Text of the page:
NEW YORK (AdAge.com) -- Asked about the possibility of broadening the audience and mission of Backpacker, Publisher Kent Ebersole shrugs off the suggestion as one of its trail-taming readers might a gnat. "I don't think people who aren't enthusiastic about the outdoors have a huge desire to read this magazine. What's the point?"
His dismissive response underlines what anybody who pages through the magazine will realize within seconds: Backpacker devotes precisely zero percent of its energies toward embracing newbies. And that may well be the reason the title has thrived at a time when comparable niche mags have sagged. Backpacker lives to serve a hardened, involved core of outdoor enthusiasts, inspiring them with gear demos, trail recommendations and more.
|A continued focus on the hardest of the hardcore outdoors enthusiasts, in part via events designed to put them into close contact with marketing partners.|
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While Backpacker grew paid circulation this year, the numbers aren't entirely rosy. Mr. Ebersole said that the final '09 tally will reveal an ad-page drop, "possibly double-digit." Nonendemic advertisers -- the automotive and food marketers that made up about 30% of the title's ad base -- pulled back more than endemic ones did. "Fortunately, the attrition in the magazine hasn't been 'we won't advertise.' It's been 'We're paring back a little bit,'" he noted.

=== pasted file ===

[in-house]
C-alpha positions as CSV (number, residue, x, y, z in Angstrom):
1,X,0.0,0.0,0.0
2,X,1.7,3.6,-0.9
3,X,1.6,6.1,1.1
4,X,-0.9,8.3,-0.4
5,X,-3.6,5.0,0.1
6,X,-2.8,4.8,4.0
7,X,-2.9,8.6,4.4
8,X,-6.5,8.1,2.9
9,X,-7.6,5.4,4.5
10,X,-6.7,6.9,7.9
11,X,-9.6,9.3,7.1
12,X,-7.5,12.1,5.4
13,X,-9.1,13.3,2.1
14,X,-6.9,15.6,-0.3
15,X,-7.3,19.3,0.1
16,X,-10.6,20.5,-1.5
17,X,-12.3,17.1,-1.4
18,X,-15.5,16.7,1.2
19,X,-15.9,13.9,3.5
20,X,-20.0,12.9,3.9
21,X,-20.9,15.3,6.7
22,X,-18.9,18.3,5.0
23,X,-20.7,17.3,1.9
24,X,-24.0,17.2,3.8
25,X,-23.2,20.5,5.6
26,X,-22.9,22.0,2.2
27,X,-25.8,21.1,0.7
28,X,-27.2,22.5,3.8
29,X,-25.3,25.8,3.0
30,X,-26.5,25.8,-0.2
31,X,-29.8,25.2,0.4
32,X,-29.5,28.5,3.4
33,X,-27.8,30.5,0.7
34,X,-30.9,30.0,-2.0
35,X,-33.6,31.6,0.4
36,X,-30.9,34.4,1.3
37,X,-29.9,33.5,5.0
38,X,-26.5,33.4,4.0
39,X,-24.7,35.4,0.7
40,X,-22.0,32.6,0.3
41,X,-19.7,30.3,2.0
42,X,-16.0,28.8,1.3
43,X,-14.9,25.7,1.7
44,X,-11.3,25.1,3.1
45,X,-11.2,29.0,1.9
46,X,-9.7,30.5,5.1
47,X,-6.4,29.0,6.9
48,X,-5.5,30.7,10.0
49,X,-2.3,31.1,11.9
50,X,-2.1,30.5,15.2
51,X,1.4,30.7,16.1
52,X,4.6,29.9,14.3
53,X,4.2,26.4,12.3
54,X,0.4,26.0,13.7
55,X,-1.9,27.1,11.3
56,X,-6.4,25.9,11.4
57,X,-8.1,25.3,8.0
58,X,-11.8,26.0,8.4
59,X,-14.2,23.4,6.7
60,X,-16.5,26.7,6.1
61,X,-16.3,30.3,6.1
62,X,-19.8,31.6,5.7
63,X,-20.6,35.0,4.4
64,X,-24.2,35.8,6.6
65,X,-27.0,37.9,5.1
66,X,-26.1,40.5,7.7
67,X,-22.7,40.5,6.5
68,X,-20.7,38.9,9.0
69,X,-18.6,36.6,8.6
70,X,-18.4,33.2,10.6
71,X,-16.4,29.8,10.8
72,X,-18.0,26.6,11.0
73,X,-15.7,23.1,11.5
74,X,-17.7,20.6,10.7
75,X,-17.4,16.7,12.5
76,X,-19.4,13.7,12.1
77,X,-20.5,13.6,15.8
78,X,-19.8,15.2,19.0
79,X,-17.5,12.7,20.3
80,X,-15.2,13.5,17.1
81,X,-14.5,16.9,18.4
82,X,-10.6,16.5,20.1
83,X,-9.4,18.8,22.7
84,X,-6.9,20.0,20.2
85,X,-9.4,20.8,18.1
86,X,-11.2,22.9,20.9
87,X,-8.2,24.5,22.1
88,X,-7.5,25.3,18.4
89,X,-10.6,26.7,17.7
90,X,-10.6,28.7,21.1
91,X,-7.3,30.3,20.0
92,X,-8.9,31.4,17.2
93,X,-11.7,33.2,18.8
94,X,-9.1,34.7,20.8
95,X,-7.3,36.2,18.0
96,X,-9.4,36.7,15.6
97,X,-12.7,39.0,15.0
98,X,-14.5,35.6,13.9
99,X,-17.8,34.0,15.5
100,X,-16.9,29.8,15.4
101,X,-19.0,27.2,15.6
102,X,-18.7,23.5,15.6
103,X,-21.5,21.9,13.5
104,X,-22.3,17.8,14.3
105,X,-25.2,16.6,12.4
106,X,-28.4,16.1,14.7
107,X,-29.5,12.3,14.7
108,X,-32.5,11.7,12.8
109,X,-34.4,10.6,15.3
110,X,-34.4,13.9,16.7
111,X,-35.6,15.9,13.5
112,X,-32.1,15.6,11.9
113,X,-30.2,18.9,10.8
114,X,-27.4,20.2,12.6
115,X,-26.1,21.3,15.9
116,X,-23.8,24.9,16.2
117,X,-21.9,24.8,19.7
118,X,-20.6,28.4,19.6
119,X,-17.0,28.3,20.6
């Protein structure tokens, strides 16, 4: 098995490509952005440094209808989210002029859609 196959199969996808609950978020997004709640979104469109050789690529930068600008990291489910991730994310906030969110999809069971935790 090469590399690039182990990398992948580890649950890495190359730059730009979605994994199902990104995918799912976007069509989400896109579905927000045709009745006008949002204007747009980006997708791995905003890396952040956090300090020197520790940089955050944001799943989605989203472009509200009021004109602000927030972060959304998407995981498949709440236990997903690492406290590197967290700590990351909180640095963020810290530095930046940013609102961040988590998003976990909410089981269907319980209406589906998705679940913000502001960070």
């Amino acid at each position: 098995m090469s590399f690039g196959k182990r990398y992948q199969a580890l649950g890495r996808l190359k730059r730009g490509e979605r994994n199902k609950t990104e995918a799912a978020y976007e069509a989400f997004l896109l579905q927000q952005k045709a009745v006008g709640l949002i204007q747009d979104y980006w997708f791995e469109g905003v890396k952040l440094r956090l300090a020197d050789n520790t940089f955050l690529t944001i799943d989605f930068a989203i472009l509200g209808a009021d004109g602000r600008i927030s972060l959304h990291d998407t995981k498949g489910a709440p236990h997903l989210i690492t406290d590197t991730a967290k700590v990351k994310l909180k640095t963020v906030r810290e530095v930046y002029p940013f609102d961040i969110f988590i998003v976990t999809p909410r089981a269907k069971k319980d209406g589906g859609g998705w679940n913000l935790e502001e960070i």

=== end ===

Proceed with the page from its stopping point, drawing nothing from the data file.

Online helped close the gap. In 2009, Backpacker.com has seen sharp spikes in both page views (it logged 2.4 million in August, up from 1.8 million in August 2008) and time spent (slightly below seven minutes per visit). But what really fueled the Backpacker's growth was its events, particularly the 11th iteration of the "Get Out More" tour. For the seven-month program, Backpacker put intrepid outdoorfolk Sheri and Randy Propster in a Subaru (a sponsor, naturally) and pointed them at five outdoor festivals and 55 outdoor retailers. At each event, they shared tips and pushed product. "We couldn't have done it better ourselves," said Ms. Neubauer, who credits the tour with familiarizing retailers with Woolrich's performance apparel.
|2.||Better Homes & Gardens|
Ironically, Backpacker may be one of the few media entities not entirely eager for the down economy to lift. After all, it hasn't been uncommon over the past 18 months for active-lifestyle buffs to pass up trips to exotic locales in favor of pursuits only a car ride away.
"It's easy to go hiking," Mr. Ebersole said. "That said, we're not going to be too upset when everything gets back to where it was."